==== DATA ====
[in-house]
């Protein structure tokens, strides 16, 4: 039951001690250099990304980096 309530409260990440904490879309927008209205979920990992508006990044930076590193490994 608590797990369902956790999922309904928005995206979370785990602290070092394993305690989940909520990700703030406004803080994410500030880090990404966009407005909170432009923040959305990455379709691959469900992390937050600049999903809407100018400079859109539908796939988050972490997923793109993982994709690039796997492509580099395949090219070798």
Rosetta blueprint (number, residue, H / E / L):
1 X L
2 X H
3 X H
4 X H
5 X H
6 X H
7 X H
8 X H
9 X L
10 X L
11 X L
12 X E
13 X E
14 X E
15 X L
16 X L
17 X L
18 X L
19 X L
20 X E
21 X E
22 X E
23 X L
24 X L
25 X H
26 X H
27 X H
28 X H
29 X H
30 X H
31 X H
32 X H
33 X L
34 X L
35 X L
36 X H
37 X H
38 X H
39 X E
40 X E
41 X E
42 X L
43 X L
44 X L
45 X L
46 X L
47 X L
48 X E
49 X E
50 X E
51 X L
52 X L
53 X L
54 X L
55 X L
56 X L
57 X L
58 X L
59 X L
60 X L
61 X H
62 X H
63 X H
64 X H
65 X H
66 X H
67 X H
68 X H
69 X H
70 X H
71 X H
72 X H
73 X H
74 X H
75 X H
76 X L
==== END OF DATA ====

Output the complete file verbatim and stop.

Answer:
[in-house]
């Protein structure tokens, strides 16, 4: 039951001690250099990304980096 309530409260990440904490879309927008209205979920990992508006990044930076590193490994 608590797990369902956790999922309904928005995206979370785990602290070092394993305690989940909520990700703030406004803080994410500030880090990404966009407005909170432009923040959305990455379709691959469900992390937050600049999903809407100018400079859109539908796939988050972490997923793109993982994709690039796997492509580099395949090219070798």
Rosetta blueprint (number, residue, H / E / L):
1 X L
2 X H
3 X H
4 X H
5 X H
6 X H
7 X H
8 X H
9 X L
10 X L
11 X L
12 X E
13 X E
14 X E
15 X L
16 X L
17 X L
18 X L
19 X L
20 X E
21 X E
22 X E
23 X L
24 X L
25 X H
26 X H
27 X H
28 X H
29 X H
30 X H
31 X H
32 X H
33 X L
34 X L
35 X L
36 X H
37 X H
38 X H
39 X E
40 X E
41 X E
42 X L
43 X L
44 X L
45 X L
46 X L
47 X L
48 X E
49 X E
50 X E
51 X L
52 X L
53 X L
54 X L
55 X L
56 X L
57 X L
58 X L
59 X L
60 X L
61 X H
62 X H
63 X H
64 X H
65 X H
66 X H
67 X H
68 X H
69 X H
70 X H
71 X H
72 X H
73 X H
74 X H
75 X H
76 X L